College-educated voters have shifted to the Democratic Party in recent years, and Democratic leaders think it would be ungenerous not to reward their change of heart. Joe Biden wants to help people with student loan debts by forgiving up to $10,000 per borrower. Sen. Elizabeth Warren of Massachusetts wants to go big, setting the amount at $50,000, an idea endorsed by several Senate Democrats.
In the heady aftermath of Biden's election victory, his party is gripped by the impulse to take dramatic actions involving large sums of federal money. His plan would cost $429 billion. That's not counting the help borrowers have gotten since March, when the federal government told them they could stop their payments, without incurring interest, until September — later extended to the end of the year, and likely to be renewed.
Besides the cost, the student loan forgiveness proposed by Biden and others suffers from three major flaws: It's not targeted to help the people most in need, it wouldn't help the economy and it wouldn't solve the massive underlying problem.
Progressives are pushing this remedy despite the inescapable fact that bailing out people with college educations is the opposite of progressive, given that more education generally yields more income. Student loan forgiveness does nothing for Americans whose education ended with high school.
You might assume that lower-income people who attended college would incur far more debt than their higher-income peers. But a report from the liberal Urban Institute found that "the most affluent households — the top 25 percent of households with the highest earnings — held 34 percent of all outstanding education debt."
Those are households whose annual income exceeds $97,000. The average person who holds only a high school diploma, by contrast, earns $37,000 per year. Do we really want to deliver a $10,000 gift — much less a $50,000 gift — to someone with a six-figure salary? It should be possible to find ways to ease the burden on borrowers who are hopelessly overwhelmed without enriching people of means.
Another element of unfairness is that the erasure would deliver a lump of coal to borrowers who diligently discharged their obligations. Many of them would legitimately resent having made sacrifices that others will be spared.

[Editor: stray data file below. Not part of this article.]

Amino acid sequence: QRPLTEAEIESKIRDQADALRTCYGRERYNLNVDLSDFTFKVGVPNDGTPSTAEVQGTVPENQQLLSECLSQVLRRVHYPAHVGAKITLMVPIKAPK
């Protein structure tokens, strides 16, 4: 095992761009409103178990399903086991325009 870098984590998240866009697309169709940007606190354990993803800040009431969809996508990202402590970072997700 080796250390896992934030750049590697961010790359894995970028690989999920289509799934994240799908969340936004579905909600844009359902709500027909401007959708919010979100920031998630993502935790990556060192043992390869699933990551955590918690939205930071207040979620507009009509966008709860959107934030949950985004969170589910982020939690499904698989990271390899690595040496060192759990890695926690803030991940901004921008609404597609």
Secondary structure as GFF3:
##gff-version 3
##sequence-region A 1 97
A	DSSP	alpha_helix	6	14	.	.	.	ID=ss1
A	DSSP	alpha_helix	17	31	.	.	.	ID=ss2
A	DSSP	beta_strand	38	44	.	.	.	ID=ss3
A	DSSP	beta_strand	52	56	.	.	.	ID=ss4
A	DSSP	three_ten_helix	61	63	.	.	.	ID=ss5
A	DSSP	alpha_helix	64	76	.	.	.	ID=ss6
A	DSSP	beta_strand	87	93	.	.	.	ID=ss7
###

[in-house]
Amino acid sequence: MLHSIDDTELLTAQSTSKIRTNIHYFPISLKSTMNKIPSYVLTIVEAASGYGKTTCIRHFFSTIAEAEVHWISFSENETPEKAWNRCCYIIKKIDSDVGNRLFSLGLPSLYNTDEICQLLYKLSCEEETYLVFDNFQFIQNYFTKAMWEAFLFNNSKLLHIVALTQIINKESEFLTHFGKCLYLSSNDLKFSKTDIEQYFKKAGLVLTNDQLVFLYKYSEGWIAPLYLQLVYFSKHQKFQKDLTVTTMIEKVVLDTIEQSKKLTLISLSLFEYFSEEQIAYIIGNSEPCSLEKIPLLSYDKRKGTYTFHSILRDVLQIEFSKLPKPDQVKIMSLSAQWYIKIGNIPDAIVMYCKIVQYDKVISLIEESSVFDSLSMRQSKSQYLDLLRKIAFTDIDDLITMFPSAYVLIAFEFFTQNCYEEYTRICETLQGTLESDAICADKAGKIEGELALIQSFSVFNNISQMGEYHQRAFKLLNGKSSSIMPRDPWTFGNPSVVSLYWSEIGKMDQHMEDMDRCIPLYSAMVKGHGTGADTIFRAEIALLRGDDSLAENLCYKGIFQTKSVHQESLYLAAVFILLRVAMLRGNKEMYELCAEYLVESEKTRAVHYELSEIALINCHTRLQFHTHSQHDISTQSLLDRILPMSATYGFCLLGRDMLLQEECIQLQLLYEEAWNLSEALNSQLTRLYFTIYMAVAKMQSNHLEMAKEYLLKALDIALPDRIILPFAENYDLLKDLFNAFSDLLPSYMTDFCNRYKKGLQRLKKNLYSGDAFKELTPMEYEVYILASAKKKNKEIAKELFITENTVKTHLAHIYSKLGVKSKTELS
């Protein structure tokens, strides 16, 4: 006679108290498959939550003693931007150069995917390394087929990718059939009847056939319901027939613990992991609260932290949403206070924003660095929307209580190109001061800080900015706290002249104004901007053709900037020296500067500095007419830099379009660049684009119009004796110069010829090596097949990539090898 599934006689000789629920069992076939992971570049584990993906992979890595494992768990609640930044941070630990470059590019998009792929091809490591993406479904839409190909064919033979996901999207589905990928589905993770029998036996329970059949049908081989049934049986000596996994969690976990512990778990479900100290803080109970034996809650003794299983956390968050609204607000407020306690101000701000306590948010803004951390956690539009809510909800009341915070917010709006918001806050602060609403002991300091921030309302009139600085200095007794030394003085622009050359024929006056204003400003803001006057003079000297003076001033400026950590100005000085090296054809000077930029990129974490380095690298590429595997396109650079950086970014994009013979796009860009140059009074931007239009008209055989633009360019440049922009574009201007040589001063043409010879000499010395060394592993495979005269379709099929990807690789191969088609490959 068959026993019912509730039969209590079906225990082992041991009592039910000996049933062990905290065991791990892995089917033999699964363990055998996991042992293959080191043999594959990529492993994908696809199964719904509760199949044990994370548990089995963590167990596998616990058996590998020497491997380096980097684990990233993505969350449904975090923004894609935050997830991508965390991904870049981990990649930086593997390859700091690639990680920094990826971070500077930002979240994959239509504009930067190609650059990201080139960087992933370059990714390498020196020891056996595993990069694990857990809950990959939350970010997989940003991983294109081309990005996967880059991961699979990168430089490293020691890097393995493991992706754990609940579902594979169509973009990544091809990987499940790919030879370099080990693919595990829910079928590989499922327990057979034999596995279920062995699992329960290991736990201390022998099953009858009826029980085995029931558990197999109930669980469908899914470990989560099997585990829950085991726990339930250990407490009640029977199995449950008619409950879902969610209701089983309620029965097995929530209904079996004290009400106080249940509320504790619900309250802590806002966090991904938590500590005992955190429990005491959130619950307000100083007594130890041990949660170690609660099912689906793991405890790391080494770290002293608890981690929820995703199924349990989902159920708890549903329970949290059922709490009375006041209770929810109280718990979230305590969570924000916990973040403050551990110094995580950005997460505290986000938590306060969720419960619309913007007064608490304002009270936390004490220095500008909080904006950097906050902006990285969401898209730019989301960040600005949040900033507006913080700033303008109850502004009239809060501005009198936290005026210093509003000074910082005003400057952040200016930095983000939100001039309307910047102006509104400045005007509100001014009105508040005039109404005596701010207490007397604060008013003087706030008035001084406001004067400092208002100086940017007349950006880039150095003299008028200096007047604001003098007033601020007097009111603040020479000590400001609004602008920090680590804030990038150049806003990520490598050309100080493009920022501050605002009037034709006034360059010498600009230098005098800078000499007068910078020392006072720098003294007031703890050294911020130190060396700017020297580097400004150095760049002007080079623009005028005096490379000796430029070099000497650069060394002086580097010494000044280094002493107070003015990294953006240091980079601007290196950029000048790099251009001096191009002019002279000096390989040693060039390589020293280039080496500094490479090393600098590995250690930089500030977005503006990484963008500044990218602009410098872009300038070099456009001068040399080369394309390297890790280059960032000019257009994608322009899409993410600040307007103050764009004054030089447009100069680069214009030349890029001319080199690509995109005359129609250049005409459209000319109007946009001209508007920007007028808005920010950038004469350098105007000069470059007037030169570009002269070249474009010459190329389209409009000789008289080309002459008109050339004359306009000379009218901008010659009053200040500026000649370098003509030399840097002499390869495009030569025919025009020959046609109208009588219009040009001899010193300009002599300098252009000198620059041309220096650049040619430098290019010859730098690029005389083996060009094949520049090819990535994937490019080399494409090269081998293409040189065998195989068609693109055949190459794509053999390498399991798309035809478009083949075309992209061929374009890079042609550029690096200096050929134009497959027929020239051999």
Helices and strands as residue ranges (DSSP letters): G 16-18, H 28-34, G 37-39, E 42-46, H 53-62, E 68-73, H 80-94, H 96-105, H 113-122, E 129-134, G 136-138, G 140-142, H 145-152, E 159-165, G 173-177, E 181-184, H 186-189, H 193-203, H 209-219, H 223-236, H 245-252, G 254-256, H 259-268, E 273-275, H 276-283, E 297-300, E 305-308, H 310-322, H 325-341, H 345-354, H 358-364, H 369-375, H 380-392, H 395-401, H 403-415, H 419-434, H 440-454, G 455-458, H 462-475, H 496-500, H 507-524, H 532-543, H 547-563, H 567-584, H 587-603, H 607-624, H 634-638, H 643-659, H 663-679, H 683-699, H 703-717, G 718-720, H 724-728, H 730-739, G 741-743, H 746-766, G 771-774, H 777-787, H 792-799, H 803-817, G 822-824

One major rationale for loan forgiveness is that it would stimulate the economy. "Student loan debt is holding back a whole generation from buying homes, starting small businesses, and saving for retirement — all things we rely on to grow our economy," tweeted Warren, who says canceling student debt "would be a huge economic stimulus during and after this crisis."
Not so. Most of the relief would go to people who don't need it and would merely sock it away. "This is the worst macro policy I've ever heard of," said Justin Wolfers, an economist at the University of Michigan and the left-leaning Brookings Institution. It would make far more sense to funnel money to low-income and unemployed people, who would be likely to use it for food, clothing and housing.
We can deduce this from the $1,200 stimulus checks sent out this year to Americans largely without regard to need. Only about 40% of that money actually got spent, partly because so much went to the well-to-do.
It's true that student loan debt has mushroomed and that many borrowers are crushed by it. Worse, a lot of those who owe money never got a degree, leaving them with the worst of both worlds.
But erasing these debts doesn't cure the larger malady, because it leaves the existing loan program intact. "People currently enrolled in college will get their loans forgiven and the next semester will take out loans again," Jason Delisle, a scholar at the conservative American Enterprise Institute, told me. "It's a one-shot fix for a problem that's not one-shot." We could forgive all these debts and then face the same problem a few years from now.
He proposes an ingenious new system in which borrowers would pay a small, fixed percentage of their income for 25 years, allocating burdens to match means. Someone who drops out of a state university and makes $30,000 a year would get a break, while someone who gets an MBA and makes $200,000 would not.
After capturing the White House, Democrats can hardly be blamed for being eager to address problems that have been neglected. But they should make sure that their remedies would actually fulfill their aspirations.
Steve Chapman blogs at www.chicagotribune.com/news/opinion/chapman. Follow him on Twitter @SteveChapman13 or at www.facebook.com/stevechapman13.